Expose toddler's 20-year old mannitol overdose cover-up by hospital and public officials.

Expose toddler's 20-year old mannitol overdose cover-up by hospital and public officials.

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The Dex Walkwood Trust started this petition to Senator Marco Rubio and

 

Medical Negligence Causing Toddler's Death was Concealed for more than Twenty Years

Hospital’s gives toddler a fatal amount of mannitol while on life support. Then Miami Children's Hospital, the University of Miami, Miami-Dade County public officials, and Florida prosecutors conspired to cover up the medical negligence.

On August 6, 2000, Miami-Dade Fire Rescue responded to the A-1 Budget Motel in Homestead, Florida to treat 32-month old, Malique Earl Jean-Baptiste. The father of the child’s sibling, and mother's boyfriend, Duane Walker, 28, had reported that the motel room’s television set, which was not secured to it's stand, had fallen onto the child as he and his younger brother sat eating their lunch in front of the set. First- responders that treated the child reported that the child was unresponsive with “...no external injuries it bruises noted”. The toddler was transported by Miami-Dade Air Rescue to Miami Children's Hospital.

The child arrived at the hospital's Pediatric Intensive Care Unit (PICU) in critical condition and was treated for blunt chest trauma and hypoxic brain injury and was placed on life support. Miami Children's Hospital’s Dr. Gim Huat Tan told Homestead Police Department's Detective Sheila Johnson that the child’s brain injury appeared to be from lack of oxygen to the brain and that he believed the chest trauma that the child sustained was consistent with a heavy object falling onto the child restricting his breathing.
The victim began to have brain swelling which is typical in cases where the brain has been deprived of oxygen. This condition raises intracranial pressure (ICP) within the skull. Medical professionals usually administer drugs that induce urination (diuretics) in order to lower ICP. When administering diuretics in these cases, it is essential that the patient's ICP is measured and closely monitored during and after infusion of the drug. At the time of Malique's injury, mannitol was the recommended diuretic. According to a publication by the U.S. Department of Health and Human Services and the National Institute of Neurological Disorders and Stroke entitled “Traumatic Brain Injury”, a patient's ICP would be measured and monitored by inserting a probe or catheter through the patient's skull and connecting it to an ICP monitor. However, in Malique’s case, his ICP was never measured, while Miami Children's Hospital staff administered an excessive amount of mannitol to the child. Malique immediately developed diabetes insipidus and died while on life support two days later.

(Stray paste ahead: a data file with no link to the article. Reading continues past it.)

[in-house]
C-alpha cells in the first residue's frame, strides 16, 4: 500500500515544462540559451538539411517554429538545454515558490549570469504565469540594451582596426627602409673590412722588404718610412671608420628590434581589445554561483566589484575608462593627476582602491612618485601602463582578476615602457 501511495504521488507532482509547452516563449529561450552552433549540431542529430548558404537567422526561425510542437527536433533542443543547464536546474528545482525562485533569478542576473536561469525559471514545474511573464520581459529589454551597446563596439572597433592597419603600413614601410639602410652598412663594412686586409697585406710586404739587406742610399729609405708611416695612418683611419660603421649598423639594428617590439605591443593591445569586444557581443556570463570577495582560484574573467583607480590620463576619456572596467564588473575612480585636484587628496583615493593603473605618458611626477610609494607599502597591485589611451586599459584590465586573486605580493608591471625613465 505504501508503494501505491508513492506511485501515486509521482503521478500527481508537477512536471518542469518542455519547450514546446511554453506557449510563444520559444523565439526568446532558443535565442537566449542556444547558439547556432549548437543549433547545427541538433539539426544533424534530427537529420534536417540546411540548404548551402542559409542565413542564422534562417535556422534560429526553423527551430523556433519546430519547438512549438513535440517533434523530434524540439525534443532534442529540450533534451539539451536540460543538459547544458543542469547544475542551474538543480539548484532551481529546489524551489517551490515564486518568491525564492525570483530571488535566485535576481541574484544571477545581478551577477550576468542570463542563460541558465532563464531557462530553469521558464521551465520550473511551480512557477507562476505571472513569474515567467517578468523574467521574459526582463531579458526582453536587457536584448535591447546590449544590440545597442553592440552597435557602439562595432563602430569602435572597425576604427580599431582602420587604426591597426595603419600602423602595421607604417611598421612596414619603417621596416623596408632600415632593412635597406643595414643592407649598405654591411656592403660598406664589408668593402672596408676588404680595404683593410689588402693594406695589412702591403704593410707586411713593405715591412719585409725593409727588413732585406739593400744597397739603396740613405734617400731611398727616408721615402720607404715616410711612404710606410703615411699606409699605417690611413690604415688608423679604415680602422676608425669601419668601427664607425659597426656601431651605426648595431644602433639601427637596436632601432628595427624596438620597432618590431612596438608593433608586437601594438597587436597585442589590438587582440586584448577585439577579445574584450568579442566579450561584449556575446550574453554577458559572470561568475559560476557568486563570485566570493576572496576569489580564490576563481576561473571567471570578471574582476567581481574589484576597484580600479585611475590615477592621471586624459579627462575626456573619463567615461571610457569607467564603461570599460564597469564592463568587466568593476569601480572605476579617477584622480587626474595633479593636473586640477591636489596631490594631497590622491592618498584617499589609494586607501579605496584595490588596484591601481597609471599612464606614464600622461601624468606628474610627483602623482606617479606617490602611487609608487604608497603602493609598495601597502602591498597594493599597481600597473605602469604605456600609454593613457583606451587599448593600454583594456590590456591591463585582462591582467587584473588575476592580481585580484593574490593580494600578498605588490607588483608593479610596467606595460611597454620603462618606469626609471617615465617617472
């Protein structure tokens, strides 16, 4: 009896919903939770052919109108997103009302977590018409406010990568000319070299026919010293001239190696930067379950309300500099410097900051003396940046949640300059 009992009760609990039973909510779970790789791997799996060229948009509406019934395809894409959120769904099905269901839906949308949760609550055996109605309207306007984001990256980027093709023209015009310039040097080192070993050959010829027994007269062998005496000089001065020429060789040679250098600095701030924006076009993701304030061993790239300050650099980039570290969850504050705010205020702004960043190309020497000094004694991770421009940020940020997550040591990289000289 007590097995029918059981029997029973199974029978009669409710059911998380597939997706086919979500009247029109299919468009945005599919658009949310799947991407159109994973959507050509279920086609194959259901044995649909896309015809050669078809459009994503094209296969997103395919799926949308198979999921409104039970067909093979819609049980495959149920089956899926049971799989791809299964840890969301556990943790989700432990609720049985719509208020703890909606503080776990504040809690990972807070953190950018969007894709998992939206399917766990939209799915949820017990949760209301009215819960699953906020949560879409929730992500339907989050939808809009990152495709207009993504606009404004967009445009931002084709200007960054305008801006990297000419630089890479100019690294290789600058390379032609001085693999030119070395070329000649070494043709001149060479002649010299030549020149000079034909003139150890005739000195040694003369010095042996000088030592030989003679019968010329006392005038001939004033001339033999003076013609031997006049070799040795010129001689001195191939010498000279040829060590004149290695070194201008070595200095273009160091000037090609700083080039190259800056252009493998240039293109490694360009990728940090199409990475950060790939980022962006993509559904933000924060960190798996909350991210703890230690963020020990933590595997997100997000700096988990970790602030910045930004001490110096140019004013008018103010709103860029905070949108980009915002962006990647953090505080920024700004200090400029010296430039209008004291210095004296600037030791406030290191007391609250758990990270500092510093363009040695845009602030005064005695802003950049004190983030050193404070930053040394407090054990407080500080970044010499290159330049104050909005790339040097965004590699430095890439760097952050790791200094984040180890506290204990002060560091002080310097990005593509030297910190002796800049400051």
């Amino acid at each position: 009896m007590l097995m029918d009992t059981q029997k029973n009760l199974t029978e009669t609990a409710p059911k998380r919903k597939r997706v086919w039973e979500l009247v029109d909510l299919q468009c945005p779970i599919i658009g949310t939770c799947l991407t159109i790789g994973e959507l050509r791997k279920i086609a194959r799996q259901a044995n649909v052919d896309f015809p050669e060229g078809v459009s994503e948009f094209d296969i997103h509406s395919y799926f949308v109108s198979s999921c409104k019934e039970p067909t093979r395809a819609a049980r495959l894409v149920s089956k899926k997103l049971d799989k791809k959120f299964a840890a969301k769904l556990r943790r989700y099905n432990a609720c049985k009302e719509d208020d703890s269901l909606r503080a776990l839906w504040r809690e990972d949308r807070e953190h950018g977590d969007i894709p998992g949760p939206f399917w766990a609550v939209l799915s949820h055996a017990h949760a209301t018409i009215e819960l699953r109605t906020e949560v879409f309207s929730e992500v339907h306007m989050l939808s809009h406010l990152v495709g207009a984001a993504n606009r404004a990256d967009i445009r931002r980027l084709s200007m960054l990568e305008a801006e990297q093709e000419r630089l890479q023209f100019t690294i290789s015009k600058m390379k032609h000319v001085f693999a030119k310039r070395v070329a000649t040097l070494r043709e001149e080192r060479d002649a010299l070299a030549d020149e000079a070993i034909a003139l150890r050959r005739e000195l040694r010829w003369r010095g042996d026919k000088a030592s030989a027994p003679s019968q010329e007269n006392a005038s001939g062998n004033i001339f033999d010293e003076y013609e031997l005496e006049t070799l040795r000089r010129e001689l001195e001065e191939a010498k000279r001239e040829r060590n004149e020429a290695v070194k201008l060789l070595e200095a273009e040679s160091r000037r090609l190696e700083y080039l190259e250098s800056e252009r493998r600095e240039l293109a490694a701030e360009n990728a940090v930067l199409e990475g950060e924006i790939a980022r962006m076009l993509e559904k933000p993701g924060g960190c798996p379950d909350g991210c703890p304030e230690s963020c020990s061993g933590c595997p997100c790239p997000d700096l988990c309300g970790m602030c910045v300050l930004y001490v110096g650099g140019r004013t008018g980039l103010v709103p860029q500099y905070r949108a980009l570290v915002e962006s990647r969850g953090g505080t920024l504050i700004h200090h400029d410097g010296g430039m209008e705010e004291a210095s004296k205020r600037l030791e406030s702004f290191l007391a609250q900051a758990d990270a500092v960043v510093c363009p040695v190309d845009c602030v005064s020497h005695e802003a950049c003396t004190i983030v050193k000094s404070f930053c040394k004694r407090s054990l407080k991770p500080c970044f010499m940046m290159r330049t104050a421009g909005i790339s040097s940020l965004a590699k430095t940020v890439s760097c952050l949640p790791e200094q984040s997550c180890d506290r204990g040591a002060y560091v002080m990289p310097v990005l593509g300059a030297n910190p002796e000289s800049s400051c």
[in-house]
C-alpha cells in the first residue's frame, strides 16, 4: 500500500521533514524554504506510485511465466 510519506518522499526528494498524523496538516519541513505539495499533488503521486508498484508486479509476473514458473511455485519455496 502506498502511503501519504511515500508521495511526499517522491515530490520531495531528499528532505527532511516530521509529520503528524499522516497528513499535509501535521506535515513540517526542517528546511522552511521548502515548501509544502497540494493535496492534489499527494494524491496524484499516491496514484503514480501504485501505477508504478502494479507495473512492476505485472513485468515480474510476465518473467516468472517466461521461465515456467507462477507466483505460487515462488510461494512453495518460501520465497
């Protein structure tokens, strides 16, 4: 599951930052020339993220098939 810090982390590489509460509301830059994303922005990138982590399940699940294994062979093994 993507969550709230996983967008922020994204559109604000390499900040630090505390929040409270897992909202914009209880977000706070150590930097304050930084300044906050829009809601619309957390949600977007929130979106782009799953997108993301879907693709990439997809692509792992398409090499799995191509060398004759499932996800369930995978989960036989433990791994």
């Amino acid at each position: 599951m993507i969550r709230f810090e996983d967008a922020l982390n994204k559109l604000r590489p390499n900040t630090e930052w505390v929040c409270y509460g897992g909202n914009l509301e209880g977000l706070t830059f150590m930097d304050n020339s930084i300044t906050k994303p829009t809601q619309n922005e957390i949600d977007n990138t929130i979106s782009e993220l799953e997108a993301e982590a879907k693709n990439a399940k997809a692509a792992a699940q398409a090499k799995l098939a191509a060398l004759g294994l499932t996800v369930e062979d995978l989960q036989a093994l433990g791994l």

To this day, Malique’s biological parents were never told that their child suffered a fatal adverse reaction to the mannitol that the hospital gave their son. Most likely, to prevent them from suing the hospital for medical negligence. Instead, the following is how Malique’s death was handled:
1. While the child was considered “clinically brain dead”, although he had not yet been officially declared brain dead, hospital staff requested permission to administer a blood transfusion to the child. The absurdity of this is that brain death is irreversible. In other words, every medical doctor knows that a blood transfusion would not have been able to save the child’s life. Malique’s parents were unaware of this medical fact. Perhaps that is why the hospital requested permission to give the child a blood transfusion even though, in their medical opinion, the child was already brain dead.
2. After he was officially pronounced brain dead, Malique’s body remained on life support for ten hours (9:55) while Miami Children's Hospital and The University of Miami’s School of Medicine staff performed many post-mortem procedures and conducted lab tests. The only record of those ten hours is a four-page outline of the patient's hospital course which included those ten hours.
3. Miami-Dade County Associate Medical Examiner, Dr. Emma Lew, elected to order a toxicology analysis on the child's antemortem blood (that was taken upon his admission to the hospital two days prior to his death) instead of his postmortem blood (taken directly from his body during the autopsy). The antemortem toxicology is the only toxicology that exists besides the PICU labs.

4. An innocent man was wrongfully convicted of the child's death. Duane Walker, the child's common-law step-father, pled guilty during a stay of proceedings pending a court-ordered mental competency determination. Walker had been incarcerated in the county jail for 11 years and 2 months pending trial. Walker, a diagnosed schizophrenic, was made to stipulate to his mental competency for the plea. The court never entered a written order of competent to proceed, so his mental competency is still in question. Walker's defense counsel paid him $100 to enter the guilty plea two days after Walker attempted suicide in his cell. Walker's suicide attempt was because his defense counsels failed to list Walker's defense witnesses for trial which was set to begin the following day. Walker was convicted and sentenced for second degree murder, a crime not charged in the indictment. Also, the grand jury indictment had the date of death as 8-9-2000, while the child's death certificate which was signed by M.E. Dr. Emma Lew, held 8-8-2000 as the official date of death.

EVIDENCE AND RECORDS OF ALL THAT IS STATED ABOVE IS ON FILE AND AVAILABLE.

 

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